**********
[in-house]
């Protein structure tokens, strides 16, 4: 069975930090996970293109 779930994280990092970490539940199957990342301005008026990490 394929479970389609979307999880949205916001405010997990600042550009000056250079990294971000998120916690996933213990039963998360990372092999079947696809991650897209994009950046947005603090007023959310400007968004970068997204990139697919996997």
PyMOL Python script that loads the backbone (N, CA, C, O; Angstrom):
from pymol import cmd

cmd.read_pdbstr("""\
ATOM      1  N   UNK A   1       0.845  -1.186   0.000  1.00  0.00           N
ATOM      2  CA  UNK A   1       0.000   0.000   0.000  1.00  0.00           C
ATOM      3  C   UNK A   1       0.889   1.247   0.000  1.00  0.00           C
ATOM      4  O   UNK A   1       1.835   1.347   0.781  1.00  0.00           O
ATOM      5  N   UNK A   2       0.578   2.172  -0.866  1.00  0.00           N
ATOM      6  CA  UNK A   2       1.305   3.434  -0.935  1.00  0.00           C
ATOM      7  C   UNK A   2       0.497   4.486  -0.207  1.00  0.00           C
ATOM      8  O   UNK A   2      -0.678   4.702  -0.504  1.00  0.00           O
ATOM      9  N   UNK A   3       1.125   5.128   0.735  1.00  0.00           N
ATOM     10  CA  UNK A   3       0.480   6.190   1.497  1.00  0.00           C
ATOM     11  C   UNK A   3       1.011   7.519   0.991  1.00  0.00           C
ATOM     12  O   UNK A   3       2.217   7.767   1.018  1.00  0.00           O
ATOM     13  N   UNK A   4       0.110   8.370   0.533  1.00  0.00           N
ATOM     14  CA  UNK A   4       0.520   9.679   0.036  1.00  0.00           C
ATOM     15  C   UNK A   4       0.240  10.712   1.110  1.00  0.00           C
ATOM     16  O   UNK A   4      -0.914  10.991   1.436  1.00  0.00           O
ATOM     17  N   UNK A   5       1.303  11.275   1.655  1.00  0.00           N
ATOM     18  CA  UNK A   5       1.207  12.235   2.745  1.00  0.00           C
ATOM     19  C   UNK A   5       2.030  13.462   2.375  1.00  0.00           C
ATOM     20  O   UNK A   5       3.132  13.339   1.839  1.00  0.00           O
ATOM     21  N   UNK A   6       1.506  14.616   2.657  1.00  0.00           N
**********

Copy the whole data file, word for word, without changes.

[in-house]
């Protein structure tokens, strides 16, 4: 069975930090996970293109 779930994280990092970490539940199957990342301005008026990490 394929479970389609979307999880949205916001405010997990600042550009000056250079990294971000998120916690996933213990039963998360990372092999079947696809991650897209994009950046947005603090007023959310400007968004970068997204990139697919996997």
PyMOL Python script that loads the backbone (N, CA, C, O; Angstrom):
from pymol import cmd

cmd.read_pdbstr("""\
ATOM      1  N   UNK A   1       0.845  -1.186   0.000  1.00  0.00           N
ATOM      2  CA  UNK A   1       0.000   0.000   0.000  1.00  0.00           C
ATOM      3  C   UNK A   1       0.889   1.247   0.000  1.00  0.00           C
ATOM      4  O   UNK A   1       1.835   1.347   0.781  1.00  0.00           O
ATOM      5  N   UNK A   2       0.578   2.172  -0.866  1.00  0.00           N
ATOM      6  CA  UNK A   2       1.305   3.434  -0.935  1.00  0.00           C
ATOM      7  C   UNK A   2       0.497   4.486  -0.207  1.00  0.00           C
ATOM      8  O   UNK A   2      -0.678   4.702  -0.504  1.00  0.00           O
ATOM      9  N   UNK A   3       1.125   5.128   0.735  1.00  0.00           N
ATOM     10  CA  UNK A   3       0.480   6.190   1.497  1.00  0.00           C
ATOM     11  C   UNK A   3       1.011   7.519   0.991  1.00  0.00           C
ATOM     12  O   UNK A   3       2.217   7.767   1.018  1.00  0.00           O
ATOM     13  N   UNK A   4       0.110   8.370   0.533  1.00  0.00           N
ATOM     14  CA  UNK A   4       0.520   9.679   0.036  1.00  0.00           C
ATOM     15  C   UNK A   4       0.240  10.712   1.110  1.00  0.00           C
ATOM     16  O   UNK A   4      -0.914  10.991   1.436  1.00  0.00           O
ATOM     17  N   UNK A   5       1.303  11.275   1.655  1.00  0.00           N
ATOM     18  CA  UNK A   5       1.207  12.235   2.745  1.00  0.00           C
ATOM     19  C   UNK A   5       2.030  13.462   2.375  1.00  0.00           C
ATOM     20  O   UNK A   5       3.132  13.339   1.839  1.00  0.00           O
ATOM     21  N   UNK A   6       1.506  14.616   2.657  1.00  0.00           N